Thanks for that Freethinker31. I still do believe that there is an inbuilt genetic code, which stops rational thought on discussions about God and his existence or non existence. I have some good friends, intelligent people, who are blind to the science, and believe in God unconditionally. When I was only a small child, I found I had sceptical thoughts about religion, and felt a complete fraud when saying my daily and evening prayers. I met my future wife when I was 18, and I discovered Catholicism. I actually converted when I was just 19. I guess I was looking for some meaning to my existence, and the traditions of the Catholic faith sort of grabbed at me. We raised our 3 sons as Catholics, although their church attendance, like my own, dwindled as they grew into adolescents. Through time my old doubts returned, and now as I approach middle age, I find my faith to have totally evaporated. I watch TV shows like "The God Delusion" with Richard Dawkings, and find he sums it all up for me. When the facts are portrayed so clearly, one just cannot take religion seriously at all. The personal guilt I sometimes feel is towards my sons. They are now adults, and are non believers, and I blame myself for that. My thinking being that I may have influenced their thoughts on the subject. I don't feel proud at all to be an atheist, on the contrary I feel a bit embarrassed about it. When I attend funerals and weddings, I chant the prayers and bless myself as expected by my fellows, I just don't take it seriously. Its the easy way out I suppose.
Why in the world would you be embarrassed by being an atheist?!?
Your embarrassment comes from the fact that you live in a deeply religious country, where in addition to that, having a lifestyle outside of the social norms can be viewed just as badly as being a criminal. Our societies that we live in are increasingly more superficial and quick to judge people based on idealistic standards, rather than real individualistic qualities, or personal virtues.
Your feelings comes from a natural human response of feeling disconnected from the group. (or from societal norms in your case)
Our minds have been wired through millions of years of evolution to belong to a group for reasons of survival, so much so that we have developed a physiological reflex when we feel the possibility of being rejected. Embarrassment is the feeling of discomfort experienced when some aspects of ourselves are or are threatened to be exposed or witnessed, revealed on to others. We think ( think is a relative term because we experience this on a subconscious level also ) that this revelation is likely to undermine the image of ourselves within that group. For whatever reason we try to project an image onto others, that we think might make us for accepted.
It is a psychological paradigm with which we all have to live with, unfortunately.
Guilt is a response to something that is morally wrong or dishonorable, and I sincerely doubt you are guilty of teaching your sons a good healthy "critical thinking".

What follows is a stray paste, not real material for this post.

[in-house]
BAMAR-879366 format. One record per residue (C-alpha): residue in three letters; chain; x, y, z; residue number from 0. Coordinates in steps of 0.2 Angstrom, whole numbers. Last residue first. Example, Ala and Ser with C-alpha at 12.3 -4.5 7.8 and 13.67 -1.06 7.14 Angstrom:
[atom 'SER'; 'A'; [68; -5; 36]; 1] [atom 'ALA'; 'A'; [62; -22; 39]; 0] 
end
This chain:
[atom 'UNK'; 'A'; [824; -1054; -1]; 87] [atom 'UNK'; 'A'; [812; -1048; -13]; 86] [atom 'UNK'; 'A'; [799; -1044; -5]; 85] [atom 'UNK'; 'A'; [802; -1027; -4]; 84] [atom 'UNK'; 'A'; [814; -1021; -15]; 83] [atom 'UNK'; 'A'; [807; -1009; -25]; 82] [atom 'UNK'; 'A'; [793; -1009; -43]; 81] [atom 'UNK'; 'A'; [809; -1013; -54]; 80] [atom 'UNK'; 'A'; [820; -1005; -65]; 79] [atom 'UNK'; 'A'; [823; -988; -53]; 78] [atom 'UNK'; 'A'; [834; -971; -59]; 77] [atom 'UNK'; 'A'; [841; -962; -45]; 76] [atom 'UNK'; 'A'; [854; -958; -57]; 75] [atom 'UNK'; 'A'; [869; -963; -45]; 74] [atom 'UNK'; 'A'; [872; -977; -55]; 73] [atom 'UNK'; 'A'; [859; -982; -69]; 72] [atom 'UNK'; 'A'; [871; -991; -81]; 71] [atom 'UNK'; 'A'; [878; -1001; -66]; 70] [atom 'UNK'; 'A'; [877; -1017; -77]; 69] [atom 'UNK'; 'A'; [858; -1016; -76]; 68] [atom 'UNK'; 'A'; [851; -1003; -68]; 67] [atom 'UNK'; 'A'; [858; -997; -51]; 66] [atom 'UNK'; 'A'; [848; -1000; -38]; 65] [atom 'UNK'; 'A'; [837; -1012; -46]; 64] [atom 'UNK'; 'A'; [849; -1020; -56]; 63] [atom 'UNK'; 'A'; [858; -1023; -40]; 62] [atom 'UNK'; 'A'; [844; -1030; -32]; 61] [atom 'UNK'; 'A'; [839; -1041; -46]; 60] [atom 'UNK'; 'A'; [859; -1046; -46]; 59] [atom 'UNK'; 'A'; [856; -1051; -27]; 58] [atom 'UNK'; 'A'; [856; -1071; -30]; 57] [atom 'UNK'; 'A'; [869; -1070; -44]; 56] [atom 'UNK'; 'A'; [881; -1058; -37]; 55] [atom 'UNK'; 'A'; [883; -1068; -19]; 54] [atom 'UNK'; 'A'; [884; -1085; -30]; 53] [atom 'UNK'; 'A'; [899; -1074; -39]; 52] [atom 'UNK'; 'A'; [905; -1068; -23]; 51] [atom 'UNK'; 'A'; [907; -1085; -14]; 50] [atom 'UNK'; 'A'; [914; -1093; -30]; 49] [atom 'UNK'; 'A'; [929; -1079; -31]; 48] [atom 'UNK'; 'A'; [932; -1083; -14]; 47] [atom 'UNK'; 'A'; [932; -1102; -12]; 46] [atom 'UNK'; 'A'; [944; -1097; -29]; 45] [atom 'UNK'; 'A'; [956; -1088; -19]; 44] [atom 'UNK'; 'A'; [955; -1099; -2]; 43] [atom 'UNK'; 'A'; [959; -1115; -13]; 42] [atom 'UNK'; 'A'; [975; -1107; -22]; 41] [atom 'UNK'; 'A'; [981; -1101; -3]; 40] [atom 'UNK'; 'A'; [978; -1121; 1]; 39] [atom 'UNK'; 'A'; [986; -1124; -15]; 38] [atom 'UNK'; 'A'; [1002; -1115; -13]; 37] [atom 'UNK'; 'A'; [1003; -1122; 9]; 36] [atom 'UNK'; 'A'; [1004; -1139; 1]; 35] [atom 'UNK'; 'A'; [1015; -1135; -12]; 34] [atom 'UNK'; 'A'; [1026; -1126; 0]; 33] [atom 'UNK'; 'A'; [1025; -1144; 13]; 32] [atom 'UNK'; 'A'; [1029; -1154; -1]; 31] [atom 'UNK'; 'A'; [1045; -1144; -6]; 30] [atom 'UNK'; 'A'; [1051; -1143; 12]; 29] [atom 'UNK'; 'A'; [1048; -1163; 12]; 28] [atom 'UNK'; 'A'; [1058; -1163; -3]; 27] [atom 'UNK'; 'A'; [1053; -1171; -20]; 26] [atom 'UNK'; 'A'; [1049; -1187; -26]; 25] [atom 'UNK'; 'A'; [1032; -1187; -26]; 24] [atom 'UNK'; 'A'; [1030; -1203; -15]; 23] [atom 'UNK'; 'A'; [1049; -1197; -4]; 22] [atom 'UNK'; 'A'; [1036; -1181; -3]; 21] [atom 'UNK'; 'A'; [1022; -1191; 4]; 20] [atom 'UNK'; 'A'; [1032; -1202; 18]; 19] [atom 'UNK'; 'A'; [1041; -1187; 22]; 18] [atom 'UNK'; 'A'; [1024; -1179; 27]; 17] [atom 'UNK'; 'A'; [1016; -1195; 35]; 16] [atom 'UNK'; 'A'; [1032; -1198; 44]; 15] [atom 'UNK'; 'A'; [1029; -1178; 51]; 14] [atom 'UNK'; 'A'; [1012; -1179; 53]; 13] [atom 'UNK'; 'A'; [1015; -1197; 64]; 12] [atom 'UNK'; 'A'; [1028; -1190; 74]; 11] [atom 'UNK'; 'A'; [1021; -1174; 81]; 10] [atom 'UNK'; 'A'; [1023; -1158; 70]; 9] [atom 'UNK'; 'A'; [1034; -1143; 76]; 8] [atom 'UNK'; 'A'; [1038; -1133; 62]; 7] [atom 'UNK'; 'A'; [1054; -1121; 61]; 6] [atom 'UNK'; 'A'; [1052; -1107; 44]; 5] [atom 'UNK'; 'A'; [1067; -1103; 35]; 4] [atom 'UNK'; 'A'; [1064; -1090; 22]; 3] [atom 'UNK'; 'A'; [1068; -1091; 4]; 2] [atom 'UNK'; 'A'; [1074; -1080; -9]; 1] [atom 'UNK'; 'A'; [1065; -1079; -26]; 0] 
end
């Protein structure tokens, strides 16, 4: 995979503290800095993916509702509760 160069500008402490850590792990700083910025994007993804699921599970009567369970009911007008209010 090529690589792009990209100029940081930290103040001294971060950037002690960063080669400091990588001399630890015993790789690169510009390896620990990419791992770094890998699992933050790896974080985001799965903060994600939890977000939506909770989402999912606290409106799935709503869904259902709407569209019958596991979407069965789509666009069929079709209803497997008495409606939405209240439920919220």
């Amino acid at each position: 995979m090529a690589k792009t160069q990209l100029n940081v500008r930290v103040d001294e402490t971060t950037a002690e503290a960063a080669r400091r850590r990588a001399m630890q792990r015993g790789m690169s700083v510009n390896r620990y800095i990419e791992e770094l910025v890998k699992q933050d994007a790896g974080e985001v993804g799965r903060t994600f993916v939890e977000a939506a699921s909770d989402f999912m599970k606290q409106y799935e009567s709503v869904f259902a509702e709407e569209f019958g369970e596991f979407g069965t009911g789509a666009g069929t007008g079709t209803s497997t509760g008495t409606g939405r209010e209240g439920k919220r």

What I am trying to say, is that you shouldn't feel like that for being yourself, on the contrary. You should consider yourself insightful, intelligent, unconventional.
On the other hand, perhaps it would be a good idea to keep that aspect secret from the people that you know are going to be extremely judgmental.
Freedom of conscience is the most basic of all freedoms. Everyone should feel free to make up his/her mind on every subject based on the evidence available. One of the worst things religions do is to instill fear of disbelief, yet supposing they were true, what deity would want the kind of insincere worship imposed by fear.
John Stuart Mill aptly pointed out the difference in Christians between belief and action:
All Christians believe that the blessed are the poor and humble, and those who are ill-used by the world; that it is easier for a camel to pass through the eye of a needle than for a rich man to enter the kingdom of heaven; that they should judge not, lest they be judged; that they should swear not at all; that they should love their neighbor as themselves; that if one take their cloak, they should give him their coat also; that they should take not thought for the morrow; that if they would be perfect, they should sell all that they have and give it to the poor. They are not insincere when they say that they believe these things. They do believe them, as people believe what they have always heard lauded and never discussed. But in the sense of that living belief which regulates conduct, they believe these doctrines just up to the point to which it is usual to act upon them.
"I was brought up to be religious. I feel eternally guilty about my lack of belief."
This be the verse ~ by Philip Larikin
Same for me. But I feel eternally happy about my escape.
leon, i agree
Depends how you define God..... LOL
I live without one as there is no benefit in having one in my life.
There could be a God like element in our Universe - but no-one knows about it as yet from a science based perspective. Religion is man made and it has filled in some knowledge gaps for a while. But we've got science now. Move on people..... :)
alice, i agree
from my hospital bed in newport, wa.
an interesting development: several of my caregivers gather in my room after things quiet down to discuss atheism.
Did the things quiet down and discuss atheism after a religious discussion?
Glad to hear it Joan.
That the probability of some sort of god is non zero lends nothing to its likelihood. The odds of some milkmaid floating around the Cosmos milking a cow is similarly non zero, there's a zillion possibilities never yet thought of that would have a positive probability: they too would be wisely ignored.